See Naples and Cry
As we progressed through Campania, suddenly everyone wanted to speak to us about what we're doing. People in bakeries, markets, petrol stations and even motorbikes stopped at lights would cheerily ask where we're from, how far we'd come and where we're headed. Our initial response of Scotland would inevitably wow them...then they'd say "you've cycled all the way from Scotland" and we'd explain we'd flown to Lisbon and cycled from there - at which point they'd deflate somewhat, then even more so if they found out about the car to Genoa. IT'S STILL OVER 2000km YOU KNOW! AAARGH.
As we neared Naples, the traffic inevitably started to build up until we were navigating on the hoof through narrow streets with cars parked, double parked and semi-parked on both sides. Rust-bucket cars flew at us from all sides, as often as not in reverse. Car doors flung open into our path on cobbled streets while Neapolitans exercised their god-given right to beep their way through the smallest of gaps. The sheer number of cars carrying scars, bumps and dents paid tribute to the demolition derby that is life on the streets of Naples. It's a dog-eat-dog-world out there (or as D discovered, dog-eat-bike, when accelerating with a mongrel clamped to her right rear pannier). Rome was a doddle compared to this. In Naples, the only rule is "there are no rules".
Naples itself is a bit rundown but full of energy with plenty of "streetlife". Its image is hardly helped though by the huge piles of rotting garbage spilling out of every alley. We like to think that this was just the result of the (6 month long) binman strike but the fact that we'd spent the last 2 days cycling through countryside where every junction had its own town's-worth of broken fridges, mouldy mattresses and festering nappies just suggests more of a laissez-faire approach to waste-disposal.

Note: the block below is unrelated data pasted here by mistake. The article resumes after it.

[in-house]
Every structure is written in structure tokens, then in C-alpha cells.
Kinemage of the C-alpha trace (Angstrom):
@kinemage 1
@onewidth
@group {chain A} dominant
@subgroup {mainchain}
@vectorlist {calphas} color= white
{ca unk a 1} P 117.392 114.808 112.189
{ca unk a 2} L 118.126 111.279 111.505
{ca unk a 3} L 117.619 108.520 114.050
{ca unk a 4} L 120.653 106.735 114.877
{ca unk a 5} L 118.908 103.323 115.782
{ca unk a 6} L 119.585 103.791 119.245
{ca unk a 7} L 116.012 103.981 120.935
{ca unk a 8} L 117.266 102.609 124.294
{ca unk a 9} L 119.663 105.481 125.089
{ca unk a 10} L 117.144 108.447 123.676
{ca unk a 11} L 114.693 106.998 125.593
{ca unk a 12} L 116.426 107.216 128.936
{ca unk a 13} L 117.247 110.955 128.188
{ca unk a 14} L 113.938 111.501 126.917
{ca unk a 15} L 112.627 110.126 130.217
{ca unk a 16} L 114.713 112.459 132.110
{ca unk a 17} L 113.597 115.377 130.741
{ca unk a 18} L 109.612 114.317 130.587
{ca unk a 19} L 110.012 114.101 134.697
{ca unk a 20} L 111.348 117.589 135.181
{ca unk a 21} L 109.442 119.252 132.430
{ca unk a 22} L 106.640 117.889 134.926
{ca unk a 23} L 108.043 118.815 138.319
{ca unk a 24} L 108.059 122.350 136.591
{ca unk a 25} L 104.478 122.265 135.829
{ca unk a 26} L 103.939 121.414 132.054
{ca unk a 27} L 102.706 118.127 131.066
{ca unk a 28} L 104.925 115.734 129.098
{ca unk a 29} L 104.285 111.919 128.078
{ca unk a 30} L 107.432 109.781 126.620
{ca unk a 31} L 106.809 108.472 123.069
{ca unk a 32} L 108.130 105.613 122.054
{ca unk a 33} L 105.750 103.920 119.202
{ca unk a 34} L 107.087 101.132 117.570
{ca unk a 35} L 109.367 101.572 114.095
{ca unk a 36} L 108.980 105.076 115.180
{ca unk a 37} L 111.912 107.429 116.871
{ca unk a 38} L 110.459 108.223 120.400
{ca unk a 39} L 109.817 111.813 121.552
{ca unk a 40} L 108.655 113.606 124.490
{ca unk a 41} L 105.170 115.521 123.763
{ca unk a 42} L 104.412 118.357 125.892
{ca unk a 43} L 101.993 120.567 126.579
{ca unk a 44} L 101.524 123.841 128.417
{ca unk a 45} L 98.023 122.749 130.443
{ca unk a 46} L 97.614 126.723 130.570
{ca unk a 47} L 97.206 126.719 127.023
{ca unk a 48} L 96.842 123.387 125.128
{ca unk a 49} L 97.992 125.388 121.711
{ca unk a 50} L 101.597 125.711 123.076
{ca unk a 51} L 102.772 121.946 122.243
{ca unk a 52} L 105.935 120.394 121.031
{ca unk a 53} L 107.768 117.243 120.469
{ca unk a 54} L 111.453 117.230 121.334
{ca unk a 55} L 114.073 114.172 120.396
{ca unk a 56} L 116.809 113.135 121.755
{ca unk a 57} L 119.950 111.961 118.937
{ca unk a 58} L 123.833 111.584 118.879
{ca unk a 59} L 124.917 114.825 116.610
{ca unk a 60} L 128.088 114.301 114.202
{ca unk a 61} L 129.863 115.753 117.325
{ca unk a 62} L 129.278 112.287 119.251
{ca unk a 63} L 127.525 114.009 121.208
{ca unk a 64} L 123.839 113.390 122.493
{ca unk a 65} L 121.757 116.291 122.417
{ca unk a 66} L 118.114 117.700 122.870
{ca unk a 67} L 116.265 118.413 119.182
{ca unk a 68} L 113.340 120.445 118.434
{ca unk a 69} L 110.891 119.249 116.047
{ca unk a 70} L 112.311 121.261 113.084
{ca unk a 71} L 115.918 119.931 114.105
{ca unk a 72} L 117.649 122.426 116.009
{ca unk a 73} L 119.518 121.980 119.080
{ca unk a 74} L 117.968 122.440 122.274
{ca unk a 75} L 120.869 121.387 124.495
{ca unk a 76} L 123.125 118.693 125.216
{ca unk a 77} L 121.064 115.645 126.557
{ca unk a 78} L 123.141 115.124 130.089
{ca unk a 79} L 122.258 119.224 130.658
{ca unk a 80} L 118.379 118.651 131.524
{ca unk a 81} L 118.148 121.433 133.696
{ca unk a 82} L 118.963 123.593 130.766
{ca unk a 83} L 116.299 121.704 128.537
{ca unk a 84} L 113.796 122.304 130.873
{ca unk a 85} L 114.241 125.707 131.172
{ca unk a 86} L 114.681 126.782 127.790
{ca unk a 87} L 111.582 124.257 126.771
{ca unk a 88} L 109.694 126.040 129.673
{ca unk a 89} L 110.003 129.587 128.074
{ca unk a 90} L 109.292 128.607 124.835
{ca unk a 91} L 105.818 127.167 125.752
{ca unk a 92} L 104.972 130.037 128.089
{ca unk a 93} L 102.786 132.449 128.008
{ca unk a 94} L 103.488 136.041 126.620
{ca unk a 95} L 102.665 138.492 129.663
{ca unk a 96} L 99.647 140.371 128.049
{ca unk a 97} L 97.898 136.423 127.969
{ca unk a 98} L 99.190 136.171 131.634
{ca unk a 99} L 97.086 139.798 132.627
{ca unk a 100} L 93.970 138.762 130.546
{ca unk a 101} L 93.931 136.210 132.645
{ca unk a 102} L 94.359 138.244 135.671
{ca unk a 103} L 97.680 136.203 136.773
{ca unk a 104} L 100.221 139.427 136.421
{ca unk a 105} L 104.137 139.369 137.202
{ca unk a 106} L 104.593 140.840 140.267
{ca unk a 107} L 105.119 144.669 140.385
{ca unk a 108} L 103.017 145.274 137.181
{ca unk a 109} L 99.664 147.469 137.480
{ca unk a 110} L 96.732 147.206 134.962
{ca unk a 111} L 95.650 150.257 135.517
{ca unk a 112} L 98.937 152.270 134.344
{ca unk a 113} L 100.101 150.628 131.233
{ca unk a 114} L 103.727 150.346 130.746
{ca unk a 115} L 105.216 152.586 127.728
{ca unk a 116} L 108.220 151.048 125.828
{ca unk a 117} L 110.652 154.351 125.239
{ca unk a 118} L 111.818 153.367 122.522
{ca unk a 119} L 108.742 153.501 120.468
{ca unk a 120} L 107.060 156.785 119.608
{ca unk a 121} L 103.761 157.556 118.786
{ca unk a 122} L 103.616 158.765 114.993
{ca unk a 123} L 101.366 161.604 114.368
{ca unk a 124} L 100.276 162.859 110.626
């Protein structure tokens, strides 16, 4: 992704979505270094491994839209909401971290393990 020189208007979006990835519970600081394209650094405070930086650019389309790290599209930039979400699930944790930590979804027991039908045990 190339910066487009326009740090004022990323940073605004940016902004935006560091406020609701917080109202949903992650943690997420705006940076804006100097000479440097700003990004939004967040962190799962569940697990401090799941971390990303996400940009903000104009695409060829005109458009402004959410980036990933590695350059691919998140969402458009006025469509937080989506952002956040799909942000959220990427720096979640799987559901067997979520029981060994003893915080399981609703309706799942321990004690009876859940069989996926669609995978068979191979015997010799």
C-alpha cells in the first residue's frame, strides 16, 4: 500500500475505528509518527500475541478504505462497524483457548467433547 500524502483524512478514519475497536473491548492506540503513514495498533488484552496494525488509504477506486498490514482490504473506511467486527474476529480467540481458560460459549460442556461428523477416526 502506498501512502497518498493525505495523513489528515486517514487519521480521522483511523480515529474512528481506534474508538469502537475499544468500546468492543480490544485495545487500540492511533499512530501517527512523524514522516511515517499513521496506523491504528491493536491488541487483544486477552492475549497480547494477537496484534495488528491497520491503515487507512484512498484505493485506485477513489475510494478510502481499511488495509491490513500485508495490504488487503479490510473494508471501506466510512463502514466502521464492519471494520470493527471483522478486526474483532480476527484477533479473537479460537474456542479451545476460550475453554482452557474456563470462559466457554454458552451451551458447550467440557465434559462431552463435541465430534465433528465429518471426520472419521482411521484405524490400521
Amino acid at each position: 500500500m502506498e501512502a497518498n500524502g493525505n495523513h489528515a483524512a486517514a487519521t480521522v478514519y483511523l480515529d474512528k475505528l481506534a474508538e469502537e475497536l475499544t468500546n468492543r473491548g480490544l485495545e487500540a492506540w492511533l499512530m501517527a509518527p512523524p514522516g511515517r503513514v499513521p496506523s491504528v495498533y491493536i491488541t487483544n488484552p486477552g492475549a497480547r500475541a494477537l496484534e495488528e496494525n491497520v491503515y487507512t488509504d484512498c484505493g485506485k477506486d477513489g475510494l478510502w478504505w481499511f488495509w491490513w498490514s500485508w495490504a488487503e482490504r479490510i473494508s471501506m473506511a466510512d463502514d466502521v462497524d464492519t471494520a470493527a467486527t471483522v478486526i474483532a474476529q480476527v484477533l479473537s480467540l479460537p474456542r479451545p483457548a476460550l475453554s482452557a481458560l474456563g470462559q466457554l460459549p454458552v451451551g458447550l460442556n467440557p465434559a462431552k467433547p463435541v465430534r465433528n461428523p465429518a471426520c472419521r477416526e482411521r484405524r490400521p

We wouldn't go so far as to recommend Naples but it certainly has its own character and the pizzas are fantastic - must be all that buffalo mozzarella.
It also makes a great base for visiting some of Italy's archeological sites. We took a day trip on the Circumvesuviana to Pompeii where the ruins, although another tourist cliche, are well worth the visit. The eruption of the volcano in 79AD mostly flattened the town but also preserved it under thick layers of ash and pumice. What strikes you most about this site is its size -this was no village but a wealthy town of up to 20,000 people with richly-frescoed villas, shops and wide avenues centred around a large forum. The size of the amazingly well-preserved amphitheatre indicates just how big a town this was and makes you appreciate the volcano's power. With Vesuvius looming (and still smoking) in the background, it's easy to imagine the terror of the last minutes when the residents must have known they were about to be engulfed but had too little time to flee.
Day 64.4km (Total 2009.8km)